So far the Arab revolutions have toppled three heads of state: Egypt’s Mubarak, Libya’s Gadaffi and Tunisia’s Ben Ali.
Many commentators have been asking: who’s next? But Nadia al-Sakkaf, the editor-in-chief of the Yemen Times, the country’s first and most widely read English language newspaper, has been contemplating a different question. Namely, “how the fate of the recently ousted Arab leaders has resembled the crimes they committed against their own people.”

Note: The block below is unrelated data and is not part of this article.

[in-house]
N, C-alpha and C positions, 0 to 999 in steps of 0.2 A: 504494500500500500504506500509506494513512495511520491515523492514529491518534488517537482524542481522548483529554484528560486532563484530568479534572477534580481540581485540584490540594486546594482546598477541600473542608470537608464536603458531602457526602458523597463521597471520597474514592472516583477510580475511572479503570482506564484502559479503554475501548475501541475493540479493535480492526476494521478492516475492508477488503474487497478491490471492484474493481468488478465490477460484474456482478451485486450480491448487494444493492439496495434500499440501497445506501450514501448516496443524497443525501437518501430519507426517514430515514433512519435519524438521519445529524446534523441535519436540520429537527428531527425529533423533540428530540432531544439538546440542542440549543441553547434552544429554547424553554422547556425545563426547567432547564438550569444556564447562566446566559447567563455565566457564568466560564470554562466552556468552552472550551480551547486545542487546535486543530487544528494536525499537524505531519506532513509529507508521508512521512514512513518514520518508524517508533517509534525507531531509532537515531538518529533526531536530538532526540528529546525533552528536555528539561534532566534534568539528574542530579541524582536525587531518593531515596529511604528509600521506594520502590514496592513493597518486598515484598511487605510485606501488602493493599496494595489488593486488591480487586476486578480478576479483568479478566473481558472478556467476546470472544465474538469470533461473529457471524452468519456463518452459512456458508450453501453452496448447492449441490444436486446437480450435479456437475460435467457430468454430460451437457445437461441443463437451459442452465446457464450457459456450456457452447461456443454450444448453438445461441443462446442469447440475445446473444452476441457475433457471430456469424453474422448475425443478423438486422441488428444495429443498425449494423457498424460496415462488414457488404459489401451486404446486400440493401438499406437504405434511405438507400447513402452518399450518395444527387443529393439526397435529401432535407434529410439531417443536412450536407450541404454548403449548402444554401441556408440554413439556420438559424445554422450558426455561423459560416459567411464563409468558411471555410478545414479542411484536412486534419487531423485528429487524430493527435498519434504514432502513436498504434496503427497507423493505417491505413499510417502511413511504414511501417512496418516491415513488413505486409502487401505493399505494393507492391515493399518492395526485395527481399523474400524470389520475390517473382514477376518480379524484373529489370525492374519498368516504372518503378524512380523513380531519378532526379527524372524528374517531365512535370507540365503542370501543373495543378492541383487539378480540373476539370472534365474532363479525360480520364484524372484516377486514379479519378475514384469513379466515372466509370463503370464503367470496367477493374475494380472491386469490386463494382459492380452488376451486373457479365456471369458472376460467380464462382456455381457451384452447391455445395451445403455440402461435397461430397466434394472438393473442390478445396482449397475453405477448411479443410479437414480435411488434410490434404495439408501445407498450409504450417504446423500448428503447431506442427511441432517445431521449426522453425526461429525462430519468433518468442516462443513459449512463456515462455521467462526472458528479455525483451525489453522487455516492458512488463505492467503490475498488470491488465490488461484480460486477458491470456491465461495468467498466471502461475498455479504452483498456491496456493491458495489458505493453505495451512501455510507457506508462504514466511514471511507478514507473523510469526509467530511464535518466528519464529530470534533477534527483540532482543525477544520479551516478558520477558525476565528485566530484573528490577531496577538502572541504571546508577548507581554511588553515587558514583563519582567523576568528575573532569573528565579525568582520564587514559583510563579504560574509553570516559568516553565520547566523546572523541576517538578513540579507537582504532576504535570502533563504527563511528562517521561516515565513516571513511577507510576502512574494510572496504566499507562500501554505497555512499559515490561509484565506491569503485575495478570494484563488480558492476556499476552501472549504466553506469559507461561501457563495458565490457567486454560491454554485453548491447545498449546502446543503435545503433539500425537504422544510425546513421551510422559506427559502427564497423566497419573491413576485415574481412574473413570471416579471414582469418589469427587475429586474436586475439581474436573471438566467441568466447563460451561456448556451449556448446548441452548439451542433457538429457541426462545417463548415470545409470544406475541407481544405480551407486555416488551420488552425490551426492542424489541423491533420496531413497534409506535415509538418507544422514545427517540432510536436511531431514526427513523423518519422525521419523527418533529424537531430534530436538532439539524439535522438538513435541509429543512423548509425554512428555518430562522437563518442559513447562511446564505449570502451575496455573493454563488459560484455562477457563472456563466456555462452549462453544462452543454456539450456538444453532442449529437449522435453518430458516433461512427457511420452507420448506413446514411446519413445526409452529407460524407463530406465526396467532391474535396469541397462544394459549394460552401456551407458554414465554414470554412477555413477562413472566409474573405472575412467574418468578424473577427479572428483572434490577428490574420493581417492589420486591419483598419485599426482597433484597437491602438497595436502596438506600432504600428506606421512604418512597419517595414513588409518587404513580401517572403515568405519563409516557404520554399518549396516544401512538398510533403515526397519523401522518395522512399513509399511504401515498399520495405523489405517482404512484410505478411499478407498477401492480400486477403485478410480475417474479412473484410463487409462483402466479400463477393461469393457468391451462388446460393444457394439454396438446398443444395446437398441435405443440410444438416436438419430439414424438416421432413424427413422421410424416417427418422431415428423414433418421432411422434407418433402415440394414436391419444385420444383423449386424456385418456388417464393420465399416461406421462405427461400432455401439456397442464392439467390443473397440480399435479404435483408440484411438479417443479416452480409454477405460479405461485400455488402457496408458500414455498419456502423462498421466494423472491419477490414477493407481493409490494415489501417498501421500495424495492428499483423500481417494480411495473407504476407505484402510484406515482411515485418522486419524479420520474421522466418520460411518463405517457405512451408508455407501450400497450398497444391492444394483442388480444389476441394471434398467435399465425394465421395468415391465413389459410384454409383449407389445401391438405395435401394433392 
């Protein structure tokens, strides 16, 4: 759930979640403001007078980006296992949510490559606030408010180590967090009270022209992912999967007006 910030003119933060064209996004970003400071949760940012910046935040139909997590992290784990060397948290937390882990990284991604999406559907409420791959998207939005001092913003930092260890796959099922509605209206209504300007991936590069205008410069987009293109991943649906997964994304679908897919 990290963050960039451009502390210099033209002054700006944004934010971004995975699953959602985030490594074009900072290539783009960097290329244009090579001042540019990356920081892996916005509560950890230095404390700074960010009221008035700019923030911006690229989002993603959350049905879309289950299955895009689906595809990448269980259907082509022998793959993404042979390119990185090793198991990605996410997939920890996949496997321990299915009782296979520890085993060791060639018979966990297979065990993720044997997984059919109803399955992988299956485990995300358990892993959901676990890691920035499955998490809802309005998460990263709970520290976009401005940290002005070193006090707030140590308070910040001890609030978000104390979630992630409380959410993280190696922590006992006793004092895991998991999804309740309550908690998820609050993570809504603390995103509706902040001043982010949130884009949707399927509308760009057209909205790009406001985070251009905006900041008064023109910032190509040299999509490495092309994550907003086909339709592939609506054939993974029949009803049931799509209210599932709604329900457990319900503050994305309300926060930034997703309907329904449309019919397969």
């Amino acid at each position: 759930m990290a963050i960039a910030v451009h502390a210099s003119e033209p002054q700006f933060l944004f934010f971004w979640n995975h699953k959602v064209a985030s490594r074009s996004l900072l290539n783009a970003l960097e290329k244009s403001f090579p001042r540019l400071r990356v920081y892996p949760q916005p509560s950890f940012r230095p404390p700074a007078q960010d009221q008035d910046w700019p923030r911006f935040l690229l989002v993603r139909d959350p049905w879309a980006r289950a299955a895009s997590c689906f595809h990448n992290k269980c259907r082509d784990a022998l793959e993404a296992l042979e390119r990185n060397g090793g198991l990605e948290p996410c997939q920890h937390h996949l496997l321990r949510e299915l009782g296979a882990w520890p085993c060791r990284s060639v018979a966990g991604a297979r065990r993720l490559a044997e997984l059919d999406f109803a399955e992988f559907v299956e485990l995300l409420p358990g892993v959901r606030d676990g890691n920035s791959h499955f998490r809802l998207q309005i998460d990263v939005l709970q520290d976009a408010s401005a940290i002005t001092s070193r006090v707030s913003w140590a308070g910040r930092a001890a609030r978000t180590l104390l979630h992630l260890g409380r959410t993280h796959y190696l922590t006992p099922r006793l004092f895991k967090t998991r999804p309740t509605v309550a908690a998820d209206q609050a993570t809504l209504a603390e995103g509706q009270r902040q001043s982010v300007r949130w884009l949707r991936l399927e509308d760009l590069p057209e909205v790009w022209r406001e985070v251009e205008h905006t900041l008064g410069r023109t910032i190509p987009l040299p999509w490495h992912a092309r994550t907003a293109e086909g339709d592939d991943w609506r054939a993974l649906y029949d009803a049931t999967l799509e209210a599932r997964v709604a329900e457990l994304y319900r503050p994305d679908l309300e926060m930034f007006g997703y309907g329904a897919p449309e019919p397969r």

Al-Sakkaf and her journalists are themselves in the middle of their own revolution as Yemenis publically protest – for the ninth month – the thirty-three year rule of President Ali Abdullah Saleh. Just this week, the paper reports, 21 people were killed in clashes with government forces in the country’s capital Sanaa. And this despite an official ceasefire announced this past Tuesday October 25.
Al Sakkaf ends her editorial by saying she is not sure of the fate of President Saleh but that she “dreads” what will happen with Syria’s Bashar al-Assad.